Inspiration for your Thanksgiving tablescaping
You’ve planned a showstopping menu around roasted turkey and colorful sides that echo the autumn leaves. But what about the rest of the table? We asked L.A.-area tastemakers and designers for their tips to make the holiday that much more stunning — and Instagram-worthy. Here, they show off their Thanksgiving tablescapes:
Rich colors and textures
Setting the Thanksgiving table reminds floral designer Alexandra Scholtz of growing up in upstate New York, where she’d come across “multicolored leaves, acorns and other fall fun goodies that are perfect natural inspiration.” Scholtz, the co-owner of WildFlora landscaping, gift and flower shops in Studio City and on West Third Street, enjoys presenting “a very dense tablescape of rich colors and textures,” with fall fruit and handmade dishes by Corrin Ceramics. When selecting flowers, she mixes “more exotic blooms with touches of traditional. Can’t stray too far from classic elements for such a rooted holiday.” wildfloradesign.com
With new hot spots at two L.A. hotels to run (Hotel Figueroa in DTLA and the glam Kimpton La Peer in West Hollywood), chef Casey Lane has to continually think creatively about approaches to holiday meals for a wide variety of guests. At the La Peer’s on-site Viale dei Romani Italian restaurant, he pulls from his collection of elaborately patterned Italian Richard Ginori porcelain china and arranges the pieces with a somewhat unconventional style. Here, Lane takes cues from “layered media art — watercolor over pencil lines and oil paint over photography,” and iconic Los Angeles artist John Baldessari for this holiday tablescape that combines texture and pattern. vialedeiromani.com
Nestled in nature
Chef Lori Stern is known for her baked goods and other foods that showcase freshly picked and pressed flowers and leaves — and quickly rack up thousands of Instagram likes. So it’s not a surprise that her Thanksgiving setup harnesses autumn’s best and most beautiful offerings and is nestled in nature. Her outdoor “rustic friendsgiving meal” features mostly vegetarian dishes presented on a “table with neutral, fall tones, which offsets the bright colors of my food.” She integrates decorative grasses that she dried herself, plus pomegranate stems and fruit from her home garden in Montecito. She also likes to “dot the table and place settings with family heirlooms, lending a homey, comfortable feeling for friends to relax and enjoy.” loriastern.com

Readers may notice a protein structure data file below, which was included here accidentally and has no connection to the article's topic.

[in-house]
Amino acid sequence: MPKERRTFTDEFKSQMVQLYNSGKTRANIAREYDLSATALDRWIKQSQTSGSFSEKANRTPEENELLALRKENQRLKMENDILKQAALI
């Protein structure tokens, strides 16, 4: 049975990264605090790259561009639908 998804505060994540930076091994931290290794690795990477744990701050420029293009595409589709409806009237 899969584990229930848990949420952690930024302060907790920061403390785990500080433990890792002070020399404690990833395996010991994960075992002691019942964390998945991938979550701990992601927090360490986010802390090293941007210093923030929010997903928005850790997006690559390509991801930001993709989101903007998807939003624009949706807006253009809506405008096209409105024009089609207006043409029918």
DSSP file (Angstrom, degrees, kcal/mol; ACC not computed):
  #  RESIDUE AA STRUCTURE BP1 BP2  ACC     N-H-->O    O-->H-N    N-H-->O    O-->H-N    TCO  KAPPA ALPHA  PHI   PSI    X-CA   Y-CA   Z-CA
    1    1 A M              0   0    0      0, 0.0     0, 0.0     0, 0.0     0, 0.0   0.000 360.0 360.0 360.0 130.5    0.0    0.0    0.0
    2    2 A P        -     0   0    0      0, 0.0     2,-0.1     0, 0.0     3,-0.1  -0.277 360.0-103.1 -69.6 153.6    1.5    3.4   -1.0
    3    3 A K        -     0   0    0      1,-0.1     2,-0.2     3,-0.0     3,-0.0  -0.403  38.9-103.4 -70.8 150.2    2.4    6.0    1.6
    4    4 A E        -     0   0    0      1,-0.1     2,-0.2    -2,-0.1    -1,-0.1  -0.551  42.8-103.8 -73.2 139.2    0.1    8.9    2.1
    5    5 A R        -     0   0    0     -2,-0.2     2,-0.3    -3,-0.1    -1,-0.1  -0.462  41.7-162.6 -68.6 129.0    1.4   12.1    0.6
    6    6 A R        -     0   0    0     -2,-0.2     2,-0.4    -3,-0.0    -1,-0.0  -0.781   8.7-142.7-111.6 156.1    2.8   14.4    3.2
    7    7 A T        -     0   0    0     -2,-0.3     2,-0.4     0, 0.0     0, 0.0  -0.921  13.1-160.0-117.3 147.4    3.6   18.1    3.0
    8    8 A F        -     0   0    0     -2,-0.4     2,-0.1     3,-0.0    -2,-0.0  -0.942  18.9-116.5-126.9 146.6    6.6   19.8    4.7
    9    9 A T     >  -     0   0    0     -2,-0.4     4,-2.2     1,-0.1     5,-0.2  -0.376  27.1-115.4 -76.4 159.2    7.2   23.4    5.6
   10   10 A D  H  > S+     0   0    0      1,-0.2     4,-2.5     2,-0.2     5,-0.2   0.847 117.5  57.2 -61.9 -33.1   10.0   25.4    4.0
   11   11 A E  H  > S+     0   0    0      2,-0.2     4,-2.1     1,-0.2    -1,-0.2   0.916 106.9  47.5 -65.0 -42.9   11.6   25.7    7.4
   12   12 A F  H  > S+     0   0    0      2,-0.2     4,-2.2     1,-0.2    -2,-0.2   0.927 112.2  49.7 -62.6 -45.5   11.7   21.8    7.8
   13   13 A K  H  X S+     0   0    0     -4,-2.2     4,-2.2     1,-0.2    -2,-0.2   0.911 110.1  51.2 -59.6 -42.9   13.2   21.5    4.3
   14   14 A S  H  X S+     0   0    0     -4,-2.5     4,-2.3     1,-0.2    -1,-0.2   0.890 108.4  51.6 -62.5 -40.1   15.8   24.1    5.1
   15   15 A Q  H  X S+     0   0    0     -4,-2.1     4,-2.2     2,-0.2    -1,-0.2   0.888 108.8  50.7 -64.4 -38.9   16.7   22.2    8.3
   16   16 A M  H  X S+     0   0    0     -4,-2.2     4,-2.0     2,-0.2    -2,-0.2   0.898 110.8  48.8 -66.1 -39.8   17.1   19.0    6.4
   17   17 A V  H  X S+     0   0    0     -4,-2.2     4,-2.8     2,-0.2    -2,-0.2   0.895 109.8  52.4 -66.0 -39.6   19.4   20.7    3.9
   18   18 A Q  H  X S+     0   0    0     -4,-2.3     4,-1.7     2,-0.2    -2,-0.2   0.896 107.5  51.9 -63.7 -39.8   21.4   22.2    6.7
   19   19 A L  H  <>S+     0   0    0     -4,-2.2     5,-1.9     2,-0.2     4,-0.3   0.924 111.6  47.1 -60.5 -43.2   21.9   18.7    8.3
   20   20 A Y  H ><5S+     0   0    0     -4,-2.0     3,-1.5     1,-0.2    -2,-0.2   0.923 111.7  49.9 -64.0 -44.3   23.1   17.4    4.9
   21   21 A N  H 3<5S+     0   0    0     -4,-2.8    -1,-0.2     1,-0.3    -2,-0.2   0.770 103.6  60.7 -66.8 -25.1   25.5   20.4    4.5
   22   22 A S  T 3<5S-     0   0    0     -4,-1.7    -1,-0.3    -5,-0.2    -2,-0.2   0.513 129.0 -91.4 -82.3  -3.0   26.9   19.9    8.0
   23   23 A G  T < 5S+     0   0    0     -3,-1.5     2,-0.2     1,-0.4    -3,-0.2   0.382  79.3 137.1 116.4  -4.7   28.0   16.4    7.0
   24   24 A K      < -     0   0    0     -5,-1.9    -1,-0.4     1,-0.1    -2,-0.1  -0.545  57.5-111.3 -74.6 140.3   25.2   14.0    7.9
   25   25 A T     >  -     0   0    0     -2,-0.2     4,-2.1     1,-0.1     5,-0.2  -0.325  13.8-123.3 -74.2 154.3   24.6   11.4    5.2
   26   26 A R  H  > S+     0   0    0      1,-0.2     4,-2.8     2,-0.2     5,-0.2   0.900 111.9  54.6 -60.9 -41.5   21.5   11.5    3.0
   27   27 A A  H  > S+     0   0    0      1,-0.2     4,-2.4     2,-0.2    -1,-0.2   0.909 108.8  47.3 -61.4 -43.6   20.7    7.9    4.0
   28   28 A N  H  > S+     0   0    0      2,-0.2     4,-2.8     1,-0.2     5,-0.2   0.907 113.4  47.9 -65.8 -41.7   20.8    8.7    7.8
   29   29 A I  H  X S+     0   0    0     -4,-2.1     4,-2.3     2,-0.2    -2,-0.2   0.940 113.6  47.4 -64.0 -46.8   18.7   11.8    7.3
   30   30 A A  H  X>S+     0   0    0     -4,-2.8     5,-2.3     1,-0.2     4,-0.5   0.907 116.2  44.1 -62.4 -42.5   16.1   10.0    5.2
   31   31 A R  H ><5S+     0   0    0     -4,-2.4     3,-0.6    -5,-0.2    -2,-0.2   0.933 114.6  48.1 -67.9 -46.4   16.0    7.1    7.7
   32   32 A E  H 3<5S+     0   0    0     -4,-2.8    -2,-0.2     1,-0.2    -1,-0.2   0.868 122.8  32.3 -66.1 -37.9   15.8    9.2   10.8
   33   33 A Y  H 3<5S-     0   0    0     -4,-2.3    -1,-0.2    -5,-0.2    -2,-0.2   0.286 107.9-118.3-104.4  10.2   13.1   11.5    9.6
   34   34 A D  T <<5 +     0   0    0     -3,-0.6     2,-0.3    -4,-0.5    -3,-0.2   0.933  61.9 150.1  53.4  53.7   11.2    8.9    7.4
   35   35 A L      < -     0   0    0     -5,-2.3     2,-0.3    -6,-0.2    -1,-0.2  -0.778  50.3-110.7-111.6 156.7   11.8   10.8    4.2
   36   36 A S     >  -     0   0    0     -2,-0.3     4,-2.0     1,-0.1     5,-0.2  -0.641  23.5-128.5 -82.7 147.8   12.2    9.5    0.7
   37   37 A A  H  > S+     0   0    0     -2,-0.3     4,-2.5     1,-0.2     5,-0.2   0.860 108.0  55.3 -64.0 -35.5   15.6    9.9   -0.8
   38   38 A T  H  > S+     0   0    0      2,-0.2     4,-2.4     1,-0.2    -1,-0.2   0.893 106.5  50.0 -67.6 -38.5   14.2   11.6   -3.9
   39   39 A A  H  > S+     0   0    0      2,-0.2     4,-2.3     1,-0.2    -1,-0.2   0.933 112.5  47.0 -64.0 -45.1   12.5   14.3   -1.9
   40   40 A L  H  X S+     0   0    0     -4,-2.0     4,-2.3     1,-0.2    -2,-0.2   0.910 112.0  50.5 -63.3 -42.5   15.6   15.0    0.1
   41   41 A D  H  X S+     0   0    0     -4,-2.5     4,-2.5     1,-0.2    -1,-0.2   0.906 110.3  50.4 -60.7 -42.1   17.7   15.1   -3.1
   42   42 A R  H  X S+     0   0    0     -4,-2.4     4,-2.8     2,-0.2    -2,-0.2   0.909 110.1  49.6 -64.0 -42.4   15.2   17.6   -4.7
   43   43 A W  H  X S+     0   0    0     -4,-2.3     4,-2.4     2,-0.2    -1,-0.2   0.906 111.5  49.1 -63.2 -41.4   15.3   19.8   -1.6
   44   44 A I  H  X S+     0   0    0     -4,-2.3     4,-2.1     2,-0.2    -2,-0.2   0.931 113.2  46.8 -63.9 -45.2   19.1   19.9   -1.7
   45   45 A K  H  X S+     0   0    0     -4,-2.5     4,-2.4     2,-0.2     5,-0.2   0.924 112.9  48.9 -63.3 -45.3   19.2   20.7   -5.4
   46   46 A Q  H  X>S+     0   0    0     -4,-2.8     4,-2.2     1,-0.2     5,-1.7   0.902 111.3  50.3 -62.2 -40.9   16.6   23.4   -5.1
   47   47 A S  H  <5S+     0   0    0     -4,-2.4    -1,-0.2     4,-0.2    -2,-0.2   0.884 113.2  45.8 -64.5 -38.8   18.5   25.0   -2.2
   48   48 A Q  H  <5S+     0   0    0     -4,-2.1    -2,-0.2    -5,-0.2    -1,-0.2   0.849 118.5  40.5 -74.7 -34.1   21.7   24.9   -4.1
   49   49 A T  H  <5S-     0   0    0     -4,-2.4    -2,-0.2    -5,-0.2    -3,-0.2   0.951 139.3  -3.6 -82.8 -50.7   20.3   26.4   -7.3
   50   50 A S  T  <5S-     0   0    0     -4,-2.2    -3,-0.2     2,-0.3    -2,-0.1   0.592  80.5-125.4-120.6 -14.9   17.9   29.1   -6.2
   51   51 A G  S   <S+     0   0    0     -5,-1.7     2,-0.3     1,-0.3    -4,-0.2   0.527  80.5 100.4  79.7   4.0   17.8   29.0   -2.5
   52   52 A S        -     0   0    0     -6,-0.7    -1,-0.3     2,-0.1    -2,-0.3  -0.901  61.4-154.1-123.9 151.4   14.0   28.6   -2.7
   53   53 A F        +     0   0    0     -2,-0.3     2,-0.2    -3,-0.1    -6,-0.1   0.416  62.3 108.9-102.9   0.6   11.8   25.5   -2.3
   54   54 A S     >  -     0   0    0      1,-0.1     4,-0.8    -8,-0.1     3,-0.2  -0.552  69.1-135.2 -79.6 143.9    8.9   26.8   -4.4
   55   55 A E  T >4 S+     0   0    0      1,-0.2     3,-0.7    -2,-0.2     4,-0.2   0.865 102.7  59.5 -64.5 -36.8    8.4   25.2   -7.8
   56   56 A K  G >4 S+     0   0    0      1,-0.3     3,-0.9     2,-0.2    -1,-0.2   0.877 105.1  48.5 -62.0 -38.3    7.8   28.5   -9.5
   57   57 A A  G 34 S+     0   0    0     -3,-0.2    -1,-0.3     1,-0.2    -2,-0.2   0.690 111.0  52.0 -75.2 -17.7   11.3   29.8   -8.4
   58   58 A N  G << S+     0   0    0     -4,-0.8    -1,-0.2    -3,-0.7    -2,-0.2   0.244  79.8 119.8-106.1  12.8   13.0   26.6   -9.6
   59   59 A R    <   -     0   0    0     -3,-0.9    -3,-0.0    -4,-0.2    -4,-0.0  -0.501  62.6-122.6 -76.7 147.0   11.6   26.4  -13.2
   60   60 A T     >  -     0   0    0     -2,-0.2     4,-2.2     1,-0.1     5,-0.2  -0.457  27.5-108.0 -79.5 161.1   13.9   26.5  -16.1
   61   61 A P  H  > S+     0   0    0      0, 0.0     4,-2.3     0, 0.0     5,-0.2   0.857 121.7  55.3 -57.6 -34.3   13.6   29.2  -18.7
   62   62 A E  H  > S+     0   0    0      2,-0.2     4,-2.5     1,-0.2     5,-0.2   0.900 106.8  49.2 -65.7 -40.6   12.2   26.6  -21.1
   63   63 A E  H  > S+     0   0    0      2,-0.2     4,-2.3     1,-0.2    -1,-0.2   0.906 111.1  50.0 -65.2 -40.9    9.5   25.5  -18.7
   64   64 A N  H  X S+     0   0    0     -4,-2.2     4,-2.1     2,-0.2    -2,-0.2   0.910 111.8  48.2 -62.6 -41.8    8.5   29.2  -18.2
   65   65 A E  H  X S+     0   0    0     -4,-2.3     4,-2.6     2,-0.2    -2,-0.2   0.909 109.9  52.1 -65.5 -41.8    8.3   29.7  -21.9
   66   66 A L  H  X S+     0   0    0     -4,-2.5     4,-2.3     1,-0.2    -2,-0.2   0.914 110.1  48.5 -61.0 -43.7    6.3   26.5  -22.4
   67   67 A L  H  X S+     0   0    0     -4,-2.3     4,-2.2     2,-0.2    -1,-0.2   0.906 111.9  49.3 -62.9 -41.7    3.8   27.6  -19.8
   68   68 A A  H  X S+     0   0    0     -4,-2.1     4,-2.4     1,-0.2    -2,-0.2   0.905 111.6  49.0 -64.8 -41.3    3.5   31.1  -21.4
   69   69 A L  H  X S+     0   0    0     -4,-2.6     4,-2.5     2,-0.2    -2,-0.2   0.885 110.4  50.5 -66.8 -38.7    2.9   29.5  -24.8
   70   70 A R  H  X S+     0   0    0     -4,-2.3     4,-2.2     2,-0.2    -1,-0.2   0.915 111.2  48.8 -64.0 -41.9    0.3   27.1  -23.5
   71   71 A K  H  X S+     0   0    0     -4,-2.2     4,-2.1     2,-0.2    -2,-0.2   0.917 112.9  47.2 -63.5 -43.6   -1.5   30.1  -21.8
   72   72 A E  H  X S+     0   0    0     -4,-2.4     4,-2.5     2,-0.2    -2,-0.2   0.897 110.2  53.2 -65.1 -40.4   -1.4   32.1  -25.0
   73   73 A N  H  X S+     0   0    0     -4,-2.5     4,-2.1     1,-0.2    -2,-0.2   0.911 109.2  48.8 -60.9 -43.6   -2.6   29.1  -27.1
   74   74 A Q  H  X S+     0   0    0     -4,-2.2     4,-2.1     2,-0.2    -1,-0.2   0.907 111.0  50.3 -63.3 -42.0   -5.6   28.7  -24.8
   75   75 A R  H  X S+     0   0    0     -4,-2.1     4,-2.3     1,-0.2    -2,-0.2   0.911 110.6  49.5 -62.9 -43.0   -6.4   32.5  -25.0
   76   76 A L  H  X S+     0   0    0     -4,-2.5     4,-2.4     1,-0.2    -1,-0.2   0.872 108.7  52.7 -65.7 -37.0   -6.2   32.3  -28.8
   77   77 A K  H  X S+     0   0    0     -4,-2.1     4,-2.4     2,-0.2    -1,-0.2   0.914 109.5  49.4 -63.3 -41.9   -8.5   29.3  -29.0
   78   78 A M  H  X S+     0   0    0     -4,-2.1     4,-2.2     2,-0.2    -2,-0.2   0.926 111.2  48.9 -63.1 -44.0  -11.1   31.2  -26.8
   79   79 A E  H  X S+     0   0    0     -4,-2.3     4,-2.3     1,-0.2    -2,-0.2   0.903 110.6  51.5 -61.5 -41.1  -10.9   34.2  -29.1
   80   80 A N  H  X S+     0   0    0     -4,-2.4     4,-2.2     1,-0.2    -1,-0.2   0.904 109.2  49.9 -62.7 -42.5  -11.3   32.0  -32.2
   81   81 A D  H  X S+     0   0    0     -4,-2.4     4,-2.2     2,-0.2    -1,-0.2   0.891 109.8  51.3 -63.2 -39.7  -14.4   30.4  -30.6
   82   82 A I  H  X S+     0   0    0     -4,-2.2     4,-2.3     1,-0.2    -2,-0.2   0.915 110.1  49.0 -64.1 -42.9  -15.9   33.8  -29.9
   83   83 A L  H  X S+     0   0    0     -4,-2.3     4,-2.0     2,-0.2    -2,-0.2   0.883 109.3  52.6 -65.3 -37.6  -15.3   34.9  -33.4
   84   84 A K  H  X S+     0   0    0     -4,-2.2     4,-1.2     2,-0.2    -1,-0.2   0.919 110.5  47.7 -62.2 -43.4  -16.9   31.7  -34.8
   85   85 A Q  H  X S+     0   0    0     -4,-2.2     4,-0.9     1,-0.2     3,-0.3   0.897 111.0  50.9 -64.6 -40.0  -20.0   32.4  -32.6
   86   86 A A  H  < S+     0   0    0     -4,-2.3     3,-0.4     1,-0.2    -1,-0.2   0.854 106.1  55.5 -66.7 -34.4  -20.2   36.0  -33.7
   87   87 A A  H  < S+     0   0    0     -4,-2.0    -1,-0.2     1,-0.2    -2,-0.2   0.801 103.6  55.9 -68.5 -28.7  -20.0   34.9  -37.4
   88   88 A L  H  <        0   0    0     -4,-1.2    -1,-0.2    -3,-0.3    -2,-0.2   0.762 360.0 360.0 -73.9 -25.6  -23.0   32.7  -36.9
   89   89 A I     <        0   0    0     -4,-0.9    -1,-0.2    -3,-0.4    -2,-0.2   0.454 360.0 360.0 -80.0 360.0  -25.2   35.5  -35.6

Set the night before
Event planner and caterer Annie Campbell loves “using seasonal fruit for my tablescapes.” This particular color scheme and embellishments are “a bit softer and more feminine than the traditional autumnal palette.” She adds “candles to create coziness” and collaborates with taste-maker friends, such as Heather Taylor Home linens and Hollyflora. For a practical day-of Thanksgiving plan, Campbell recommends having as much set in place ahead as possible, from the bar to the table, which she generally encourages hosts to set the night before for a less stressful, meaningful experience. “I love to seat everyone together at one table so that we can go around and say what we are each grateful for.” annie-campbell.com
Seek out local flora
Don’t panic if you haven’t given much thought to the table as Thanksgiving approaches. Floral designer Amelia Posada of Birch and Bone suggests keeping it simple and incorporating local greenery, such as “a few stems of silver dollar eucalyptus or bay laurel,” or fresh sage, rosemary and thyme from the farmers market, along with colorful pomegranates and persimmons. For those who prefer to shop, Posada has partnered with L.A. furniture and home accessories maker Modernica to create Midcentury Modern influenced centerpieces with SoCal holiday flair. And for those who want more DIY tips: Modernica will host a monthlong holiday residency with Posada featuring workshops and other DIY events. birchandbone.com
Eat your way across L.A.
Get our weekly Tasting Notes newsletter for reviews, news and more.
You may occasionally receive promotional content from the Los Angeles Times.